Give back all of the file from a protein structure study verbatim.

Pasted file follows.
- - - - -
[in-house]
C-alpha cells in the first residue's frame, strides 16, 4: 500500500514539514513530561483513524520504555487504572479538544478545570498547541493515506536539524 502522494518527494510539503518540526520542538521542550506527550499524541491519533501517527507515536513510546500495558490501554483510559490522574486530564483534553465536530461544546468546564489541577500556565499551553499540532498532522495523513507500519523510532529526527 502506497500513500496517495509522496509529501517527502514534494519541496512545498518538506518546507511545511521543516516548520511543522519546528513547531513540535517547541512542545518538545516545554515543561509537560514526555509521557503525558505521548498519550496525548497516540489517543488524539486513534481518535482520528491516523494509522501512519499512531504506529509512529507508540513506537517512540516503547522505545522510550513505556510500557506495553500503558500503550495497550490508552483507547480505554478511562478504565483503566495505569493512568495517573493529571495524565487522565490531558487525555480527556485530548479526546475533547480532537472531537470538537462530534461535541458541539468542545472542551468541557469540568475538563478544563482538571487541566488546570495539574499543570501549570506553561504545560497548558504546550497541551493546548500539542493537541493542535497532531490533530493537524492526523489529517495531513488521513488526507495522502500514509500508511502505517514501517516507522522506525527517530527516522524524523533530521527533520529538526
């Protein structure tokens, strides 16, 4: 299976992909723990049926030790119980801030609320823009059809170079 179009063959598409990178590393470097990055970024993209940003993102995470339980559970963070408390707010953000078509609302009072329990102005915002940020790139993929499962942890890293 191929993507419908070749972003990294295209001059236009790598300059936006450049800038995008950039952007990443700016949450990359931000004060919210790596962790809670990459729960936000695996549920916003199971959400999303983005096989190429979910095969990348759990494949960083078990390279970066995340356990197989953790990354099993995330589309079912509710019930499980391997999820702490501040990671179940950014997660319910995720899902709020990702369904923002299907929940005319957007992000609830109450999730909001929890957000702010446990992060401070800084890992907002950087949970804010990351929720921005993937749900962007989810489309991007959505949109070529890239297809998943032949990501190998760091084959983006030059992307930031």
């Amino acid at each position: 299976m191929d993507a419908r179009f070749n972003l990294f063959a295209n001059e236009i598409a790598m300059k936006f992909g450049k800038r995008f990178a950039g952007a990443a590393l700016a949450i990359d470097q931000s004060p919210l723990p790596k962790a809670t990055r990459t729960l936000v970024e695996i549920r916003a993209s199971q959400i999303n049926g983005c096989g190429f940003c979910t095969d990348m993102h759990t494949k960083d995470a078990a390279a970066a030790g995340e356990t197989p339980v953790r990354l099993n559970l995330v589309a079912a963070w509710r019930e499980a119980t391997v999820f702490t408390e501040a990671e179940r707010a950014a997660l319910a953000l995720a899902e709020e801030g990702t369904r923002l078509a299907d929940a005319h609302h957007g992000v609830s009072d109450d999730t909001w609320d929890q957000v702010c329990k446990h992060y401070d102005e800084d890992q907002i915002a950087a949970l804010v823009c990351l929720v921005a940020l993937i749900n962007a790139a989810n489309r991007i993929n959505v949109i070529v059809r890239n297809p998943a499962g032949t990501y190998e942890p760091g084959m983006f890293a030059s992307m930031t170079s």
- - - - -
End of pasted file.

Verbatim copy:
[in-house]
C-alpha cells in the first residue's frame, strides 16, 4: 500500500514539514513530561483513524520504555487504572479538544478545570498547541493515506536539524 502522494518527494510539503518540526520542538521542550506527550499524541491519533501517527507515536513510546500495558490501554483510559490522574486530564483534553465536530461544546468546564489541577500556565499551553499540532498532522495523513507500519523510532529526527 502506497500513500496517495509522496509529501517527502514534494519541496512545498518538506518546507511545511521543516516548520511543522519546528513547531513540535517547541512542545518538545516545554515543561509537560514526555509521557503525558505521548498519550496525548497516540489517543488524539486513534481518535482520528491516523494509522501512519499512531504506529509512529507508540513506537517512540516503547522505545522510550513505556510500557506495553500503558500503550495497550490508552483507547480505554478511562478504565483503566495505569493512568495517573493529571495524565487522565490531558487525555480527556485530548479526546475533547480532537472531537470538537462530534461535541458541539468542545472542551468541557469540568475538563478544563482538571487541566488546570495539574499543570501549570506553561504545560497548558504546550497541551493546548500539542493537541493542535497532531490533530493537524492526523489529517495531513488521513488526507495522502500514509500508511502505517514501517516507522522506525527517530527516522524524523533530521527533520529538526
């Protein structure tokens, strides 16, 4: 299976992909723990049926030790119980801030609320823009059809170079 179009063959598409990178590393470097990055970024993209940003993102995470339980559970963070408390707010953000078509609302009072329990102005915002940020790139993929499962942890890293 191929993507419908070749972003990294295209001059236009790598300059936006450049800038995008950039952007990443700016949450990359931000004060919210790596962790809670990459729960936000695996549920916003199971959400999303983005096989190429979910095969990348759990494949960083078990390279970066995340356990197989953790990354099993995330589309079912509710019930499980391997999820702490501040990671179940950014997660319910995720899902709020990702369904923002299907929940005319957007992000609830109450999730909001929890957000702010446990992060401070800084890992907002950087949970804010990351929720921005993937749900962007989810489309991007959505949109070529890239297809998943032949990501190998760091084959983006030059992307930031």
């Amino acid at each position: 299976m191929d993507a419908r179009f070749n972003l990294f063959a295209n001059e236009i598409a790598m300059k936006f992909g450049k800038r995008f990178a950039g952007a990443a590393l700016a949450i990359d470097q931000s004060p919210l723990p790596k962790a809670t990055r990459t729960l936000v970024e695996i549920r916003a993209s199971q959400i999303n049926g983005c096989g190429f940003c979910t095969d990348m993102h759990t494949k960083d995470a078990a390279a970066a030790g995340e356990t197989p339980v953790r990354l099993n559970l995330v589309a079912a963070w509710r019930e499980a119980t391997v999820f702490t408390e501040a990671e179940r707010a950014a997660l319910a953000l995720a899902e709020e801030g990702t369904r923002l078509a299907d929940a005319h609302h957007g992000v609830s009072d109450d999730t909001w609320d929890q957000v702010c329990k446990h992060y401070d102005e800084d890992q907002i915002a950087a949970l804010v823009c990351l929720v921005a940020l993937i749900n962007a790139a989810n489309r991007i993929n959505v949109i070529v059809r890239n297809p998943a499962g032949t990501y190998e942890p760091g084959m983006f890293a030059s992307m930031t170079s």